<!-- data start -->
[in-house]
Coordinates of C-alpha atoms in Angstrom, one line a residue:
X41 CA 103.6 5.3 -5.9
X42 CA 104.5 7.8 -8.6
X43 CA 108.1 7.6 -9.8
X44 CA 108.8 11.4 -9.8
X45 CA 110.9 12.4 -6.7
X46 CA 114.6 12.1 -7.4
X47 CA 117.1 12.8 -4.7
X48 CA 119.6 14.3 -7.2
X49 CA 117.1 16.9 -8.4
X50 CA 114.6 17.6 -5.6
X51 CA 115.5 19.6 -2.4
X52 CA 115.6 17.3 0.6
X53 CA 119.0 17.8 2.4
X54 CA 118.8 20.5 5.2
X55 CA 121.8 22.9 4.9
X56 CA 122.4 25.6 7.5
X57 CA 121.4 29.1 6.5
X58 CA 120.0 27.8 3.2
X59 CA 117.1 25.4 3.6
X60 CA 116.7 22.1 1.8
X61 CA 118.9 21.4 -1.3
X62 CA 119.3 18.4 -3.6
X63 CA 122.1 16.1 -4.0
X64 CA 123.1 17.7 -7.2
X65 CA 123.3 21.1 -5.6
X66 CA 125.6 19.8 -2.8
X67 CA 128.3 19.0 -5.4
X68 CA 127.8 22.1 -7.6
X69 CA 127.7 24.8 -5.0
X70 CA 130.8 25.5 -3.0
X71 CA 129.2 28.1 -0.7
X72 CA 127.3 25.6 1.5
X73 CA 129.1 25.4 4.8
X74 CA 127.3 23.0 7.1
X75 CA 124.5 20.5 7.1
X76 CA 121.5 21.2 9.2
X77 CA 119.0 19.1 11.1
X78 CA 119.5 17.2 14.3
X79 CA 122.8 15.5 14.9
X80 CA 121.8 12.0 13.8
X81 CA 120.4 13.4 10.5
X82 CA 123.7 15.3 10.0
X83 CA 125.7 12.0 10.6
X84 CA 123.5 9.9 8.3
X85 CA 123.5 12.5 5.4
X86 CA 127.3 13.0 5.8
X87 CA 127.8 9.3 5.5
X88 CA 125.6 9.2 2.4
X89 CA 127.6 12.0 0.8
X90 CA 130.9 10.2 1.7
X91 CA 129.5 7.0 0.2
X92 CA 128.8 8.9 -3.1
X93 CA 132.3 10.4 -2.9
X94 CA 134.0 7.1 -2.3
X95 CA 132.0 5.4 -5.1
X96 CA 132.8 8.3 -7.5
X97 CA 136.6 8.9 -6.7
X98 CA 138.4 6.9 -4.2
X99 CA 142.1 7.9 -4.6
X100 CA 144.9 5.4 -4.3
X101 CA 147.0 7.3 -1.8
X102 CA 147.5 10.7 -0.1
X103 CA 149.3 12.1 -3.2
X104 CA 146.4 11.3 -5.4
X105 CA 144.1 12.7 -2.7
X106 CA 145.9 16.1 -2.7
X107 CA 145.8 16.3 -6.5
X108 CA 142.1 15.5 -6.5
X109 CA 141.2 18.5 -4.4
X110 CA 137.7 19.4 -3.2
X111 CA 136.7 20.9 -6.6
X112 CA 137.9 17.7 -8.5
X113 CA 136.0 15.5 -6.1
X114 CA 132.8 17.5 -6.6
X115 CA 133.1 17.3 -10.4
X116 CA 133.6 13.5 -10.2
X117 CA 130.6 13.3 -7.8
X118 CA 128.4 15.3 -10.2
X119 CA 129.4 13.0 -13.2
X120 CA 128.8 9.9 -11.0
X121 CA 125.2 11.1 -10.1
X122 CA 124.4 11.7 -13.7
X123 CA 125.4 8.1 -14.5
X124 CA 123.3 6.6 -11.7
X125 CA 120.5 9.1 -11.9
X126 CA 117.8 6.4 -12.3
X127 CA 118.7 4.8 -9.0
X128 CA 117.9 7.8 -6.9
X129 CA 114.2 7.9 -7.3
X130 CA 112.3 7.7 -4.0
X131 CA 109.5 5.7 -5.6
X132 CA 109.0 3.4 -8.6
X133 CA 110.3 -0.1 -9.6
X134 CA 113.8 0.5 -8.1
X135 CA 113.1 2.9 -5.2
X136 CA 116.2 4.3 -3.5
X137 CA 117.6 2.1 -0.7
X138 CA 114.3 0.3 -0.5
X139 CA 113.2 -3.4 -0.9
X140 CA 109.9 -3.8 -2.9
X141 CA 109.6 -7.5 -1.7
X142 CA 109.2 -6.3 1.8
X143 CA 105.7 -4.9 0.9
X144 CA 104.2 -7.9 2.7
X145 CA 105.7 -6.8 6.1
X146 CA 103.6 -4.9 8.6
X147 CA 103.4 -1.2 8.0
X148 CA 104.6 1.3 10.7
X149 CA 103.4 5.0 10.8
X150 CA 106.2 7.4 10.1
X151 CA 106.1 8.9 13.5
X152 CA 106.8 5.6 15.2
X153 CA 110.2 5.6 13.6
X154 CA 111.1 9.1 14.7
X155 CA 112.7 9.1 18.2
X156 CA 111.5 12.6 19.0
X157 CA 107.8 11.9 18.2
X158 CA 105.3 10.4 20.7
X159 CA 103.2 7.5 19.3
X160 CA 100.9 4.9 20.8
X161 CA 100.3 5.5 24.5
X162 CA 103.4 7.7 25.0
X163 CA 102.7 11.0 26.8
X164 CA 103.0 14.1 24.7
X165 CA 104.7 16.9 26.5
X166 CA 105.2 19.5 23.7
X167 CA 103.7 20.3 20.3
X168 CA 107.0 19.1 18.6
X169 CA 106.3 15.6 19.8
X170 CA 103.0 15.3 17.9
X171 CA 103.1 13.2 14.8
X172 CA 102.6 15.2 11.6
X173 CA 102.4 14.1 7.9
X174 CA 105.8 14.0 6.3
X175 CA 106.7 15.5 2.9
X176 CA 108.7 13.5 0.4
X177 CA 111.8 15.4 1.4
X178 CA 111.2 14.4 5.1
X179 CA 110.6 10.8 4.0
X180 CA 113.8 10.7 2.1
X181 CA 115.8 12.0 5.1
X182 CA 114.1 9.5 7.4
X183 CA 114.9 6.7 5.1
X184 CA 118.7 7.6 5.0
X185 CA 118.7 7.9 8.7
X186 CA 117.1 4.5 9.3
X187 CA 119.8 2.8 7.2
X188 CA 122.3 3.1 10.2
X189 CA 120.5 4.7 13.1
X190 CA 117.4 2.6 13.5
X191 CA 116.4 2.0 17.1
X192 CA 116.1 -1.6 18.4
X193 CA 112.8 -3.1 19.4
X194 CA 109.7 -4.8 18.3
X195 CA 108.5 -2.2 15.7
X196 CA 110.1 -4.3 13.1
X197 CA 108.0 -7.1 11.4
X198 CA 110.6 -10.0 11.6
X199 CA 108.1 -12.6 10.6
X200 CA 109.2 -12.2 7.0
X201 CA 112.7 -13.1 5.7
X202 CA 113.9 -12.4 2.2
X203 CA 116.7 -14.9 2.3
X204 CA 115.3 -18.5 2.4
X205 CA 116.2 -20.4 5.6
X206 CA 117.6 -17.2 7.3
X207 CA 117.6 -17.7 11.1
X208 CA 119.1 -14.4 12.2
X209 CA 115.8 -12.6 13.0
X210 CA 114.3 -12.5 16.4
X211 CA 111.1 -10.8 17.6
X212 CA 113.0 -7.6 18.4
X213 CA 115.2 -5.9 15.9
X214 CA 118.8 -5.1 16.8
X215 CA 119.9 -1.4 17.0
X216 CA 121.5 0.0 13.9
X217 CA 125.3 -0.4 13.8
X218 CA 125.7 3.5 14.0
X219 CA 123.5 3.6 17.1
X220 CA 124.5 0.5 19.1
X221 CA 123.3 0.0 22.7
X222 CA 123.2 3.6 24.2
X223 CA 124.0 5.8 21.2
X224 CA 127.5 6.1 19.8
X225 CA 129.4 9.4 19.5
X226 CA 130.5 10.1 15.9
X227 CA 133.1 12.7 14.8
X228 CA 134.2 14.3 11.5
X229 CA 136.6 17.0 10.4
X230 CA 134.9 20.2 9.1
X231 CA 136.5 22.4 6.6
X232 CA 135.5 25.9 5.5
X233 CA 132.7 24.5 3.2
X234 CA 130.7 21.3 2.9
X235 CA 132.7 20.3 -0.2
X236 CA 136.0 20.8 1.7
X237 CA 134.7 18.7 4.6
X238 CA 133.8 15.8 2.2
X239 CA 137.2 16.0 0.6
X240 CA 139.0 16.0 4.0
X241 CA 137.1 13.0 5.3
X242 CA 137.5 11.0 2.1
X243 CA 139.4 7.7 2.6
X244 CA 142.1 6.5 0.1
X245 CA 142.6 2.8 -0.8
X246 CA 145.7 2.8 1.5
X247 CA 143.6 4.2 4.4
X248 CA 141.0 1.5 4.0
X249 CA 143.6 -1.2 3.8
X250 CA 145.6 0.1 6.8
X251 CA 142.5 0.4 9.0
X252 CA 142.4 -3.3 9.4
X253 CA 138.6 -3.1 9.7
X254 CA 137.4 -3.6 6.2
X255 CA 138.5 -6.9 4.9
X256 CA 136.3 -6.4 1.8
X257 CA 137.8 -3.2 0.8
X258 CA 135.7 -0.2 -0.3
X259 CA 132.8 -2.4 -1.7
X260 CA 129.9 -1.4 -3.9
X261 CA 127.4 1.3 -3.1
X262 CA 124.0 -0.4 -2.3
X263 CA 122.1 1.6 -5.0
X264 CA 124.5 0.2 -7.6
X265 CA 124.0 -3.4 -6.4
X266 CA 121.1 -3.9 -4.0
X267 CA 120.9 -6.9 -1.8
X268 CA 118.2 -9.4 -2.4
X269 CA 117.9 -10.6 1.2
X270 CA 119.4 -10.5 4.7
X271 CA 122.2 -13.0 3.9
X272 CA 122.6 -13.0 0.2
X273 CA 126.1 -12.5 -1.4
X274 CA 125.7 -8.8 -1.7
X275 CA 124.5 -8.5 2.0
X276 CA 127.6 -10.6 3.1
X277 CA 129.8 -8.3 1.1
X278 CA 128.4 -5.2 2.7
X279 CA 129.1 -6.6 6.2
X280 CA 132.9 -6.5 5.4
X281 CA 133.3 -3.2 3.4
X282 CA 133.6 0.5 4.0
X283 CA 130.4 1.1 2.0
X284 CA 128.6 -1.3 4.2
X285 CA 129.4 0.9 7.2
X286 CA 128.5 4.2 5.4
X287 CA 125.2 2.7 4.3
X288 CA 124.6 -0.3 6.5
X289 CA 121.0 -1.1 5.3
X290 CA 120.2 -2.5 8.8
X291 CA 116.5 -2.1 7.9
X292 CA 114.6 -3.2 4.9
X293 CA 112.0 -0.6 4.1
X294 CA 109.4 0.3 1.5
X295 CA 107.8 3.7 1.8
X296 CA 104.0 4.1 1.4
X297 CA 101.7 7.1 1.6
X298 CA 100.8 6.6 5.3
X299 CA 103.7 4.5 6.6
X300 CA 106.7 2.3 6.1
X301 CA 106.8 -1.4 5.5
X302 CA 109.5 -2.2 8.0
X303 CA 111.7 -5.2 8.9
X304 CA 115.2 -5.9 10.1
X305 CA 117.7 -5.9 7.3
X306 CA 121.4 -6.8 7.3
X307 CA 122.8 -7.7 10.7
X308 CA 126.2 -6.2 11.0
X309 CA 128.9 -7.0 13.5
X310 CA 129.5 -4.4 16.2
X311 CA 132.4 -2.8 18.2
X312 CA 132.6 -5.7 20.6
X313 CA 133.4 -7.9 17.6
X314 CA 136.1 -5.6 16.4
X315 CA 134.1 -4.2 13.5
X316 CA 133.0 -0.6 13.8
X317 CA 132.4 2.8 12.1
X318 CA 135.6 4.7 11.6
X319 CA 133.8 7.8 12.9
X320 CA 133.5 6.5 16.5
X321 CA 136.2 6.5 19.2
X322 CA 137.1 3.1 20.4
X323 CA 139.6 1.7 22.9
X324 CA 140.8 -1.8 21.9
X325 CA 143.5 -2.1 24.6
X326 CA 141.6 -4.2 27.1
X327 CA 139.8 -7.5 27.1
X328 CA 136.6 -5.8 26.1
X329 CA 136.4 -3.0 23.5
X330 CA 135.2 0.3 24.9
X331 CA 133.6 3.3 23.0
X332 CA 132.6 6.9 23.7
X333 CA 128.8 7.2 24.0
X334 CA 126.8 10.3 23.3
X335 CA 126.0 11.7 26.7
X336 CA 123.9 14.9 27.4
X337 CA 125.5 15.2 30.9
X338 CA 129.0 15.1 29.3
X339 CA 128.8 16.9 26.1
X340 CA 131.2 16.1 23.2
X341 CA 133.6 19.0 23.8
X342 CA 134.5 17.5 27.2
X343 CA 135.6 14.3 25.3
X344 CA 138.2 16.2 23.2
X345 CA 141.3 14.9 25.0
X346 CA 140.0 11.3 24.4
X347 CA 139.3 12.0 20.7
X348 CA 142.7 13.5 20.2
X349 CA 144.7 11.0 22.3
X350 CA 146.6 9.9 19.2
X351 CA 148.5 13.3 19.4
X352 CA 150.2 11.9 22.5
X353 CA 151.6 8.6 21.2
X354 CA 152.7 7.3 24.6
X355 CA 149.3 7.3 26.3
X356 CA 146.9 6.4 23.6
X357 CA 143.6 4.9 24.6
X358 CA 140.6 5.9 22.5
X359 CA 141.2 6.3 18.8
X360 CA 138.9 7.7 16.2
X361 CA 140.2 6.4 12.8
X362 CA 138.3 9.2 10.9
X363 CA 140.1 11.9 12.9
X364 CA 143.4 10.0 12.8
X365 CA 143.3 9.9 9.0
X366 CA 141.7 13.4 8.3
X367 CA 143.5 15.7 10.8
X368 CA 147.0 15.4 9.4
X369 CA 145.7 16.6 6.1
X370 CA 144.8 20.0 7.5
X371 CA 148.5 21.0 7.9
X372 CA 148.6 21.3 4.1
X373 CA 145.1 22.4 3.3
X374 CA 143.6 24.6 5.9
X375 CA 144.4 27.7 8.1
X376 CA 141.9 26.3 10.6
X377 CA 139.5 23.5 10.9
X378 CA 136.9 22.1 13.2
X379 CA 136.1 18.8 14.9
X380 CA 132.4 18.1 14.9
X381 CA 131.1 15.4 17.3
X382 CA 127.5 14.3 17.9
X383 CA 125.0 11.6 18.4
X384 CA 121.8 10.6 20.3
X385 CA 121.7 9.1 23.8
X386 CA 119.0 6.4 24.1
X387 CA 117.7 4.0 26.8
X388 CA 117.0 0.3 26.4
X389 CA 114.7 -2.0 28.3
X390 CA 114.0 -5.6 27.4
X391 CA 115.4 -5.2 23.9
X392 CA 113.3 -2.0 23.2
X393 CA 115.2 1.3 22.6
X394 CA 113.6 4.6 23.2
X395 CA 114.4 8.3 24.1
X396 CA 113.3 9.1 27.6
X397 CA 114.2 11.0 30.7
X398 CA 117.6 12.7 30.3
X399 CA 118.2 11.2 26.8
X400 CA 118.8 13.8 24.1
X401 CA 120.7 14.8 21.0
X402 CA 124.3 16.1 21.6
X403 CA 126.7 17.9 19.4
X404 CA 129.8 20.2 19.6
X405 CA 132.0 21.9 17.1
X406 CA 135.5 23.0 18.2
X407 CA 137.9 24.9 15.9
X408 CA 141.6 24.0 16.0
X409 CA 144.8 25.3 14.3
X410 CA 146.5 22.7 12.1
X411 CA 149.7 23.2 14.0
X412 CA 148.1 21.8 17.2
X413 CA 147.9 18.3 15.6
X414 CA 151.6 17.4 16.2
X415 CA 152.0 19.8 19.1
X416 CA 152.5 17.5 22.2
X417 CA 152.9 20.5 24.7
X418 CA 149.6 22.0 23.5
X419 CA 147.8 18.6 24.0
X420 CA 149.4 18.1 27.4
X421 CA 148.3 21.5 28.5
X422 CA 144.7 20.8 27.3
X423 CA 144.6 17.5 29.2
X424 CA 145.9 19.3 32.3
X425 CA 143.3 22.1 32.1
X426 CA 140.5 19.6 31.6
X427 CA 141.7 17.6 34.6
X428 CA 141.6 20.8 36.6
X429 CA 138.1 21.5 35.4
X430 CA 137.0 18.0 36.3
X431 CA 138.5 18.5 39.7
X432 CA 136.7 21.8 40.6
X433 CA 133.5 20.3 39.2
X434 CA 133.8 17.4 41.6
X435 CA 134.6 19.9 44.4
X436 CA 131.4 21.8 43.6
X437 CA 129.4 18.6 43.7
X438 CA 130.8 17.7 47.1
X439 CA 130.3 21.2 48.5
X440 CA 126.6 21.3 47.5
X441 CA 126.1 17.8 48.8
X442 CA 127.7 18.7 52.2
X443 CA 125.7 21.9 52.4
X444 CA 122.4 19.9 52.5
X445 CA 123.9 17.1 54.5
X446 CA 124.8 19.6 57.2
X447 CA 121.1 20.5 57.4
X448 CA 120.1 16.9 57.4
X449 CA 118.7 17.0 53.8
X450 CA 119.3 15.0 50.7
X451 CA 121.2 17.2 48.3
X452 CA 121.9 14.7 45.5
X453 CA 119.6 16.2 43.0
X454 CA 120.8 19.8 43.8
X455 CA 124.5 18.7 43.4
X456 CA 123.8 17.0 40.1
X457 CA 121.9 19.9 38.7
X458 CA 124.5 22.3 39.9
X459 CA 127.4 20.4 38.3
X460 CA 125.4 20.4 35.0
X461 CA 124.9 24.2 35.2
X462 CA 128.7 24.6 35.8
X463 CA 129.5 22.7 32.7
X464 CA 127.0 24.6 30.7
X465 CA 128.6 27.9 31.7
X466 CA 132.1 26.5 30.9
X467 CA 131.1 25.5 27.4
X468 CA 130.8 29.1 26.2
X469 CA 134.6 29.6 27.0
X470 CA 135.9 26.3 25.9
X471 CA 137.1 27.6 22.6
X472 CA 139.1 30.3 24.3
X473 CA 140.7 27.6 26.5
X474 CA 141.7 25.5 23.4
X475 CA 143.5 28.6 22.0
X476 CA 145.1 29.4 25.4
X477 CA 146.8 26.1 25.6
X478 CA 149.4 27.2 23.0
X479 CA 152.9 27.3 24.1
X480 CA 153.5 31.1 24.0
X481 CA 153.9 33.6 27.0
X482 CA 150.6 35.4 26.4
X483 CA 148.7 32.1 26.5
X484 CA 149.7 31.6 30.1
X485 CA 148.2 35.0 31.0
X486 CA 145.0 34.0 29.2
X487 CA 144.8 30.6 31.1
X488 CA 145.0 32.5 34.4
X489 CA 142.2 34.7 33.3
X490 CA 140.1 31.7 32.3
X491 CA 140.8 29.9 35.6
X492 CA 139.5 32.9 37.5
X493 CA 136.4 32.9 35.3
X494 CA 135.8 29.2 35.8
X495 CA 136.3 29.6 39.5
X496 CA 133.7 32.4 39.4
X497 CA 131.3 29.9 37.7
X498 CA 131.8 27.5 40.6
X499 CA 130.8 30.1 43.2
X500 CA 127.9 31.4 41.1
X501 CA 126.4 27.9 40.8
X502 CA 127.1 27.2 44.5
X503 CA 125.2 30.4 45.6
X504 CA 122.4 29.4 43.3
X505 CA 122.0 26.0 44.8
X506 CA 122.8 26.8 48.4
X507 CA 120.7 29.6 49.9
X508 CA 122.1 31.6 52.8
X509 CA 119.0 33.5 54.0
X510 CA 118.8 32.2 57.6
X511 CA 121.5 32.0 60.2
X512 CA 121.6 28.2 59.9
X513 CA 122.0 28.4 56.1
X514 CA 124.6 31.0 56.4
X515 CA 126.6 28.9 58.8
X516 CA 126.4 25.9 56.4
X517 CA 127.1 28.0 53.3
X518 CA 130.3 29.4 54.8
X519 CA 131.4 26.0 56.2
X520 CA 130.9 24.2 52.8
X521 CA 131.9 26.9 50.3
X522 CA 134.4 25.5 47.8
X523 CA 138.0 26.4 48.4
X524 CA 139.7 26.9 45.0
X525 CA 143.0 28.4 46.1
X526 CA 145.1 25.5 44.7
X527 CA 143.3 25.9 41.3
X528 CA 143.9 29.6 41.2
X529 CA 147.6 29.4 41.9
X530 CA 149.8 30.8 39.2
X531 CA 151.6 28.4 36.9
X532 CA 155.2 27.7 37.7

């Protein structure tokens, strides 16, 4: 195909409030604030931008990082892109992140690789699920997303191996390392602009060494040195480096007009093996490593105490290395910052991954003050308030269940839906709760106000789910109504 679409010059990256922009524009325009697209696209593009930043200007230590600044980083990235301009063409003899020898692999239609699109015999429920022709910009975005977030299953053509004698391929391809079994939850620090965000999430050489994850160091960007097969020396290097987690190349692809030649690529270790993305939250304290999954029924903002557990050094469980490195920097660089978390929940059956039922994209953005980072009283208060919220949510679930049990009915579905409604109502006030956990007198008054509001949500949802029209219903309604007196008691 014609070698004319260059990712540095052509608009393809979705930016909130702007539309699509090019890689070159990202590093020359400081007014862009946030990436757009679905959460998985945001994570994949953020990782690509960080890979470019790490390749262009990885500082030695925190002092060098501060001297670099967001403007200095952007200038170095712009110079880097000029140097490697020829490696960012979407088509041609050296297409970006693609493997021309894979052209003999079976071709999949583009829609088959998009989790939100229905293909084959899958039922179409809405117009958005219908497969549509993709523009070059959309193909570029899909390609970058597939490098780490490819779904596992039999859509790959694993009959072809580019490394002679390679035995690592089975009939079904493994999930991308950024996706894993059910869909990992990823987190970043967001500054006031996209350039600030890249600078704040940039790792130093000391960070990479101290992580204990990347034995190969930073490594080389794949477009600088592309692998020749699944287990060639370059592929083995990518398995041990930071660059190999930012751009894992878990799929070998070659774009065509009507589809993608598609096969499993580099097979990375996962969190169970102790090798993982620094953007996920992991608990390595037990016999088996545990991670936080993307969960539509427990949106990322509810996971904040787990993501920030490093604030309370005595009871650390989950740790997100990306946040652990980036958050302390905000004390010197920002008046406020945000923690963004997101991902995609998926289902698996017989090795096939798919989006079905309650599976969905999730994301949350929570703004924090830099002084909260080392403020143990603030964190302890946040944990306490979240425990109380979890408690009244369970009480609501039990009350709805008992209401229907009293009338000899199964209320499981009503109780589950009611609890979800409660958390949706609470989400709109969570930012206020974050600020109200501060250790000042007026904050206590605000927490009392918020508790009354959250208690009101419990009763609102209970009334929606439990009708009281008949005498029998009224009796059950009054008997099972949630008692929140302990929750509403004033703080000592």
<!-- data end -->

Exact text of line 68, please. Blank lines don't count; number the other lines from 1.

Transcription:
X106 CA 145.9 16.1 -2.7